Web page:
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Botched ‘Orgasm Shot’ Ends in $800K Payout to Employee

18 Apr, 2023 Liz Carey

vaccination 2725065 640
                               

San Diego, CA (WorkersCompensation.com) – The employee of a California spa has been awarded $800,000 in her suit against her employer for shots that were designed to give her incredible orgasms but left her in pain instead.

Jaime Herwehe, an esthetician at B Medical Spa and Wellness Center, said she was one of two employees given the “O-Shot” by the spa’s owner, Dr. Nadine Haddad. According to court documents and testimony, Haddad wanted to test a new service at the spa designed to improve sex drive and give “oh my God” orgasms.

The shots, injections of platelet-rich plasma taken from the client and administered directly into their clitoris and vagina, were supposed to be life-changing. But, documents said, Haddad needed to practice. She asked her employees to volunteer.

Herwehe said the shot was far from what was promised. With another staffer holding her vagina open by hand, Herwehe was injected with a local anesthetic by Haddad, sometimes using her iPhone to shine a light on the procedure. Unaware the anesthetic had expired three years before and offered no numbness, Haddad injected Herwehe’s PRP into her clitoris.

“It was beyond excruciating,” Herwehe said in court testimony. “The most excruciating pain in my life.”

The pain caused Herwhe to pass out on the floor and, according to one witness, suffer a possible seizure. Since then, she said in her lawsuit, she’s suffered from vaginal numbness.

“After the botched O-Shot procedure, plaintiff was unable to have enjoyable sexual relations with her partner,” her lawyers wrote. “Plaintiff and her boyfriend of almost eight years and the father of her daughter broke off their longtime relationship because of the lack of intimacy and plaintiff’s change in mentality towards sex.”

Herwehe sued Haddad for $25 million in damages, claiming she never gave consent for the procedure, and that she wasn’t told of its risks beforehand. Her suit was heard the first two weeks of April in San Diego Superior Court. Herwehe claims Haddad, and her husband, Mark Khashram, inflicted medical battery, failed to get her consent, failed to tell her of the risks, and then fired her 42 days later when she refused to post-date and sign a consent form.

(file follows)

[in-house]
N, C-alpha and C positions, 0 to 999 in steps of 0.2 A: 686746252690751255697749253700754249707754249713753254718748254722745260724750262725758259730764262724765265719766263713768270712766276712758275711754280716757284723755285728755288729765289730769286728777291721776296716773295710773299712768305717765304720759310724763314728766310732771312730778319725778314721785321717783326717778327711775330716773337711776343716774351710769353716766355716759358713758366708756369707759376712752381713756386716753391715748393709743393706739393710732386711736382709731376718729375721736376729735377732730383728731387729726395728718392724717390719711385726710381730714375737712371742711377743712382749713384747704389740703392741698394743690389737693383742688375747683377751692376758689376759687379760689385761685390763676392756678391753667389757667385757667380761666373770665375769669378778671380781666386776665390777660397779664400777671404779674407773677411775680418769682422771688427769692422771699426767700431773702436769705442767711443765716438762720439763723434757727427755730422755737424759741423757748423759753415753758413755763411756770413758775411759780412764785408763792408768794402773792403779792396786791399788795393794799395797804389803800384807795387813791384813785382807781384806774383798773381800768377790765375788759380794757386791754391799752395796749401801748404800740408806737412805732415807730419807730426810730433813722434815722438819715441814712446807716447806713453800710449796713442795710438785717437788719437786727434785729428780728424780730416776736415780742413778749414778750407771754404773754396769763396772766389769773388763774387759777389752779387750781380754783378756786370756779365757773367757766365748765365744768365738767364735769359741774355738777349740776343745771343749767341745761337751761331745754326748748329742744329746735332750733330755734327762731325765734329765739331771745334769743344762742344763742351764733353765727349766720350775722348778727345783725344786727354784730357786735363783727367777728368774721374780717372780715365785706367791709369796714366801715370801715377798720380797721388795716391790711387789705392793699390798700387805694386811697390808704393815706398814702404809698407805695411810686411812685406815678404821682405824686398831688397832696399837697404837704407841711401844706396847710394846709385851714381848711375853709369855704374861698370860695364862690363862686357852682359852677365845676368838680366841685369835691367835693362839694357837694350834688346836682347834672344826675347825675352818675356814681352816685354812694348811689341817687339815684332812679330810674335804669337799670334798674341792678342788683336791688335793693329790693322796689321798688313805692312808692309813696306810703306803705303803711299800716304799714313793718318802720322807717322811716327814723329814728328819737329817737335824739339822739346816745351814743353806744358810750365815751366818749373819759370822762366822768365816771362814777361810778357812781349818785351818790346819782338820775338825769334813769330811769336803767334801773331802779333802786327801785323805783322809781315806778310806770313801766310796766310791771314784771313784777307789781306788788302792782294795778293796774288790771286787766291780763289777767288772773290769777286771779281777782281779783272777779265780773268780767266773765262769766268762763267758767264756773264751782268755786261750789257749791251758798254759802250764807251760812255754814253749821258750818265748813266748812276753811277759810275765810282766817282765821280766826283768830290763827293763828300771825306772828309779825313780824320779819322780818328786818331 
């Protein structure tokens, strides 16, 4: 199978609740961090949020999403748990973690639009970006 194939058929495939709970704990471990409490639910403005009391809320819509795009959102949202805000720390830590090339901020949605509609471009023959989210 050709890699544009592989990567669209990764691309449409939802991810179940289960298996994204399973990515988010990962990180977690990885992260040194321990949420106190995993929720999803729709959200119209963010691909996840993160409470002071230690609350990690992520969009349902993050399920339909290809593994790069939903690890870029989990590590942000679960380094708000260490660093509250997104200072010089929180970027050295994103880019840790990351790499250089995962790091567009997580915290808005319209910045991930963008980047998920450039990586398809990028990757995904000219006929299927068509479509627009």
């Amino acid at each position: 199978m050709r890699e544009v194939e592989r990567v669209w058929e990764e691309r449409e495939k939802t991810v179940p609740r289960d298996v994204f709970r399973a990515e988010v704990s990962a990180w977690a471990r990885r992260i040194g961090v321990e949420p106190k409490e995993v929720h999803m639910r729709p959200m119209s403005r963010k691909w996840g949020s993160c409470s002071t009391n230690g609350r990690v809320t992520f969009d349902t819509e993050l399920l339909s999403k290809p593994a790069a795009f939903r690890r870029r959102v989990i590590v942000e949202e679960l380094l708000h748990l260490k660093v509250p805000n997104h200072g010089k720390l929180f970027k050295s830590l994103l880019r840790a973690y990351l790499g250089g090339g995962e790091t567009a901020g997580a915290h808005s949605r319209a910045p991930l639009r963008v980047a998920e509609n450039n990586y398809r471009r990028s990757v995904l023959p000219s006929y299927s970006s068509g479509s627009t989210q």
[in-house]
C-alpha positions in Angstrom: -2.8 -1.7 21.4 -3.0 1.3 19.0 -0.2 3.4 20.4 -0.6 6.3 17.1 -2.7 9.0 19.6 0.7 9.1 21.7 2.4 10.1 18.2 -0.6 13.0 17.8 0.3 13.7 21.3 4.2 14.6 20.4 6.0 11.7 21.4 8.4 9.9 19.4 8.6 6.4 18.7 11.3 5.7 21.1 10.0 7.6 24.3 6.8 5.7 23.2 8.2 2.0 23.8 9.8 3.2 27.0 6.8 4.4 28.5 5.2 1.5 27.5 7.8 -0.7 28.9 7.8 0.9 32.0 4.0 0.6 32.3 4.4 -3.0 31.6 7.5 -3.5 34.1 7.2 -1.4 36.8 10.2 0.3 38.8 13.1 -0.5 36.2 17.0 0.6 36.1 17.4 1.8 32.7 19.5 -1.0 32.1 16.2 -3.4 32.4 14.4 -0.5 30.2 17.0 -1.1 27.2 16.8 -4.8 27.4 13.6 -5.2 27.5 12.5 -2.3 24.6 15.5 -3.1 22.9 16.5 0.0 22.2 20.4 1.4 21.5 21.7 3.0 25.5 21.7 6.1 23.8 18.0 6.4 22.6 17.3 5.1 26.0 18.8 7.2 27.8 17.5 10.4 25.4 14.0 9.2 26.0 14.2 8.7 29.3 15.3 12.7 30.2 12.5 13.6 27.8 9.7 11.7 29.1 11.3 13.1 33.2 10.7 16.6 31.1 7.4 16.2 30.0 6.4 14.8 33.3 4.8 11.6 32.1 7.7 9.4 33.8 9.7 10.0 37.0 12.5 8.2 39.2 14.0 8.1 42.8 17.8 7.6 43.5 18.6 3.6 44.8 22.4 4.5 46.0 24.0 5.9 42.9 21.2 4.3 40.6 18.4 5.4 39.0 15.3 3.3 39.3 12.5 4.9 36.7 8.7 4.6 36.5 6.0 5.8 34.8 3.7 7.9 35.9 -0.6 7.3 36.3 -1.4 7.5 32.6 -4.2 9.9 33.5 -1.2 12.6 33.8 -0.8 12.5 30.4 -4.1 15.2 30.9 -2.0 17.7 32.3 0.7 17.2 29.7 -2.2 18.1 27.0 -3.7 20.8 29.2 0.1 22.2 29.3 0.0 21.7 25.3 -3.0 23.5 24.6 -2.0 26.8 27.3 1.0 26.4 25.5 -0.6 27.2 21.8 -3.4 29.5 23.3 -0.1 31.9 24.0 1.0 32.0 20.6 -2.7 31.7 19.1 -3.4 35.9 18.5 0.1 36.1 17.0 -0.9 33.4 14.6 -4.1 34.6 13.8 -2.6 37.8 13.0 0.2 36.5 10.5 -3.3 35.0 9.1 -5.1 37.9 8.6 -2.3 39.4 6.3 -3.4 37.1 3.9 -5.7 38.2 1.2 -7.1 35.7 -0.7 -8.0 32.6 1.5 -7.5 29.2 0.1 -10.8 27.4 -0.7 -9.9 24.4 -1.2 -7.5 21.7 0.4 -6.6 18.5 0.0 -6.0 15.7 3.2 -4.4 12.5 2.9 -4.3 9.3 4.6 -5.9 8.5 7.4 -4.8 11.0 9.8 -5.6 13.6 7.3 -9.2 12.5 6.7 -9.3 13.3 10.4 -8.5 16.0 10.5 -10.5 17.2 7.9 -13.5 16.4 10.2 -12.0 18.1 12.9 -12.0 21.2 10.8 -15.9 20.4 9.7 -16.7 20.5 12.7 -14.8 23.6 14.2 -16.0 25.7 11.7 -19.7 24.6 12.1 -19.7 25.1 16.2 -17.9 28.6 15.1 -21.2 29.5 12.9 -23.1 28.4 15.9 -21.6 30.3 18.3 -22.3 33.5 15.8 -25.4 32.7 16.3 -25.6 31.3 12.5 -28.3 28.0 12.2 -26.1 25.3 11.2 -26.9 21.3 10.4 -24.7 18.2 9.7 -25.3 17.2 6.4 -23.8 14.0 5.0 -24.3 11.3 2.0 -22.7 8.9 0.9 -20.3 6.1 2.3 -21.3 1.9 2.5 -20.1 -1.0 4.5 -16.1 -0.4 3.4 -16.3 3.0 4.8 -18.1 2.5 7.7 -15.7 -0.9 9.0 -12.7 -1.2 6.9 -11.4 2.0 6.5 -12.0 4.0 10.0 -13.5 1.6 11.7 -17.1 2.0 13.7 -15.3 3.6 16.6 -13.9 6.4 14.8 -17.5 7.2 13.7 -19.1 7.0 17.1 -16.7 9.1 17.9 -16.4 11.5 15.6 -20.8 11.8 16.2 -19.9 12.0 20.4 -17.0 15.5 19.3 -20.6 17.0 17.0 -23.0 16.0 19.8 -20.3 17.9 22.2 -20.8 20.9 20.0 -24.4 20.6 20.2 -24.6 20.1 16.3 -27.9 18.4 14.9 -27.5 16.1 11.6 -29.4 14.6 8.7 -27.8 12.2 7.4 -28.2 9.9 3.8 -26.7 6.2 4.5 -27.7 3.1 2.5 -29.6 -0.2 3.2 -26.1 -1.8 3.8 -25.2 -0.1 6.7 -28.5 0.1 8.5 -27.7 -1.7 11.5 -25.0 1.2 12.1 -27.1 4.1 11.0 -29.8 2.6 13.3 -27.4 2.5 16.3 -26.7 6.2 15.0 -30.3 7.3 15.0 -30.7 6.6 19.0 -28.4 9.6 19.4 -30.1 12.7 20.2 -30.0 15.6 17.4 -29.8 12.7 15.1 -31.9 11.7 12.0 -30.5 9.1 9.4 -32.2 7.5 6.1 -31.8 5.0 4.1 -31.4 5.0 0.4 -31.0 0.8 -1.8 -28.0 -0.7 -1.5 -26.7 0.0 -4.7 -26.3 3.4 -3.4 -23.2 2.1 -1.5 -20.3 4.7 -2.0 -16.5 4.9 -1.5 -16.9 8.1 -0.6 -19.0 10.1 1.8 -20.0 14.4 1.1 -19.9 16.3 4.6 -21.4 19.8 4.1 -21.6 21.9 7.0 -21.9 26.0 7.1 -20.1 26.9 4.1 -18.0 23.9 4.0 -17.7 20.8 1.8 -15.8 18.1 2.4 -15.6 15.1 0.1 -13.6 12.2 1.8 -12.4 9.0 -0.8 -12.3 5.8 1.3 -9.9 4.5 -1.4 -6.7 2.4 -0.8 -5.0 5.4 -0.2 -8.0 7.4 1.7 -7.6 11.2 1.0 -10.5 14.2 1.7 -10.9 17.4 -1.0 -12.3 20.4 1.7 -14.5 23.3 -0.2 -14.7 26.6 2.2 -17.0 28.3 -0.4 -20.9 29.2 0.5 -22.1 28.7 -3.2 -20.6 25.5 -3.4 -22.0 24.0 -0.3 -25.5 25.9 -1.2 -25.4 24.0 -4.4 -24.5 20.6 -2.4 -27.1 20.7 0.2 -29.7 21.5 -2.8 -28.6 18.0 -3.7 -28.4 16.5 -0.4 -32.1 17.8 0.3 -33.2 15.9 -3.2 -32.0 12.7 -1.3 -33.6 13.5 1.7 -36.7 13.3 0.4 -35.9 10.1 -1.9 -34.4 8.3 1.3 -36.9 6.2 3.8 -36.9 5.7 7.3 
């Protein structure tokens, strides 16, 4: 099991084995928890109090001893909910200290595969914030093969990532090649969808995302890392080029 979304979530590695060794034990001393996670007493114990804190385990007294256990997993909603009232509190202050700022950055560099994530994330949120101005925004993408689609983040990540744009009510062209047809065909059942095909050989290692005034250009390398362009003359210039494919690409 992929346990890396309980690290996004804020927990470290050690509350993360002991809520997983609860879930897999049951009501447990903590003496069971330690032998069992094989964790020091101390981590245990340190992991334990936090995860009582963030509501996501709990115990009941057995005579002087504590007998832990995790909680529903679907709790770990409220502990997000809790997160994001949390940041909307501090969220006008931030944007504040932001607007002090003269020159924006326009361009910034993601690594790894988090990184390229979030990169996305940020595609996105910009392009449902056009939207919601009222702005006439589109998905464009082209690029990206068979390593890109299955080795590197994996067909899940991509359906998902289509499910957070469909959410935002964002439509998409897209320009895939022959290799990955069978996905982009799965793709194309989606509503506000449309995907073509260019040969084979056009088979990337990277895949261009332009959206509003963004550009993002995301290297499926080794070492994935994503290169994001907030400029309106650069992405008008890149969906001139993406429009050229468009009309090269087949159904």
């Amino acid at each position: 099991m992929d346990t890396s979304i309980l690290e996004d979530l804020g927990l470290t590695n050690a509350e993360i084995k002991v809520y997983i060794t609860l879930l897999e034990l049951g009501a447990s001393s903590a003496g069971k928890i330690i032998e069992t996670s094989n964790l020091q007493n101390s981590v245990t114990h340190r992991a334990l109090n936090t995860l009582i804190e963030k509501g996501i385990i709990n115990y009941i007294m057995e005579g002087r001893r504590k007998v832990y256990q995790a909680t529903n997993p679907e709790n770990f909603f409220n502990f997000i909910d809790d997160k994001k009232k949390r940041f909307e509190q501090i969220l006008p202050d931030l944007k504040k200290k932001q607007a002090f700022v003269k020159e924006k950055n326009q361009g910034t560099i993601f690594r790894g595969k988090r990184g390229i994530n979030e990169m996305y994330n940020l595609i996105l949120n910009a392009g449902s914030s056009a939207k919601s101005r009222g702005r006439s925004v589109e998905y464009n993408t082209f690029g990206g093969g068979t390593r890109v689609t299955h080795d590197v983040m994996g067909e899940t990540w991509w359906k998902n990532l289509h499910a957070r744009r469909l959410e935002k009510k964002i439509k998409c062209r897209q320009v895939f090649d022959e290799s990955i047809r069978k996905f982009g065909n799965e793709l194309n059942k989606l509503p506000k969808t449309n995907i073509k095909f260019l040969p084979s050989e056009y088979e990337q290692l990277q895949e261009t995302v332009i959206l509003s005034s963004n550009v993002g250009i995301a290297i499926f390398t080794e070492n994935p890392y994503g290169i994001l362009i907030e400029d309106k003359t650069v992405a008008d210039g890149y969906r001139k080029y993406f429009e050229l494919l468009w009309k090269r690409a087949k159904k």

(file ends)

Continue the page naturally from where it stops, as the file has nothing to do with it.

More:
On Friday, the jury awarded her $800,000 for medical negligence and medical battery, but found that there was no malice or fraud in Haddad’s action, and denied awarding her any punitive damages.

A juror in the case, Michael, told the Times of San Diego, that the jury balked at the fact the attorneys never called a doctor to testify to Herwehe’s claims.

“If they had had a therapist … that said she was being treated for all the anxiety or PTSD because of that — or if they had a doctor that examined her and said yes she has numbness and sensitivity … the award would have been a lot greater,” he told the Times.

In their response to the suit, Haddad and her attorneys had said that Herwehe “had the express knowledge of the risks and hazards set forth in the Complaint, as well as the magnitude of the risks and hazards, and thereafter knowingly and willingly assumed those risks.”

Additionally, they said Herwehe aggravated her injuries through “failure to use reasonable diligence to mitigate them,” that Herwehe’s consent was both express and implied, and that “no healthcare provider shall be liable for professional negligence or malpractice for any occurrence or result solely on the basis that the occurrence or result was caused by the natural course of a disease or condition or was the natural or unexpected result of reasonable treatment rendered for the disease or condition.”

In court, Haddad testified that she was told Herwehe was “fine” with the procedure, and was told that she had signed consent. While she acknowledged using the expired lidocaine on both Herwehe and another employee Jessica Nieto.

Haddad testified Nieto did not proceed with the actual O-Shot because “it was so painful… she asked me to stop.”

Herwehe said after Nieto’s procedure, Evelyn Hernandez-Cardenas, a colleague assisting Haddad, looked “nervous, very uncomfortable.” Haddad encouraged Herwehe to go forward with the procedure though, saying it was the “greatest treatment ever.”

Herwehe said Haddad pushed forward even after the “excruciating” lidocaine shot. Once Haddad gave Herwehe the shot, Herwehe testified, she blacked out.

“I couldn’t even speak – it hurt so bad,” Herwehe said, noting that Cardenas was out of breath, shaking and crying.

Cardenas helped Herwehe to her feet when she felt she would pass out. When she woke up later, she said, Haddad told her she’d passed out for less than a minute. Cardenas later told Herwehe she’d suffered a “two-minute seizure.”

Herwehe said she later texted Haddad about whether or not she needed to see a doctor, and Haddad said, no, suggesting instead that she needed more fluids.

When the other employee, Nieto, was asked if she’d given written consent before the procedure, she said instead it was verbal consent. She said she was asked to sign a consent form later, on May 11, 2021, the day before Herwehe refused and was fired.


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    • Liz Carey

      Liz Carey has worked as a writer, reporter and editor for nearly 25 years. First, as an investigative reporter for Gannett and later as the Vice President of a local Chamber of Commerce, Carey has covered everything from local government to the statehouse to the aerospace industry. Her work as a reporter, as well as her work in the community, have led her to become an advocate for the working poor, as well as the small business owner.

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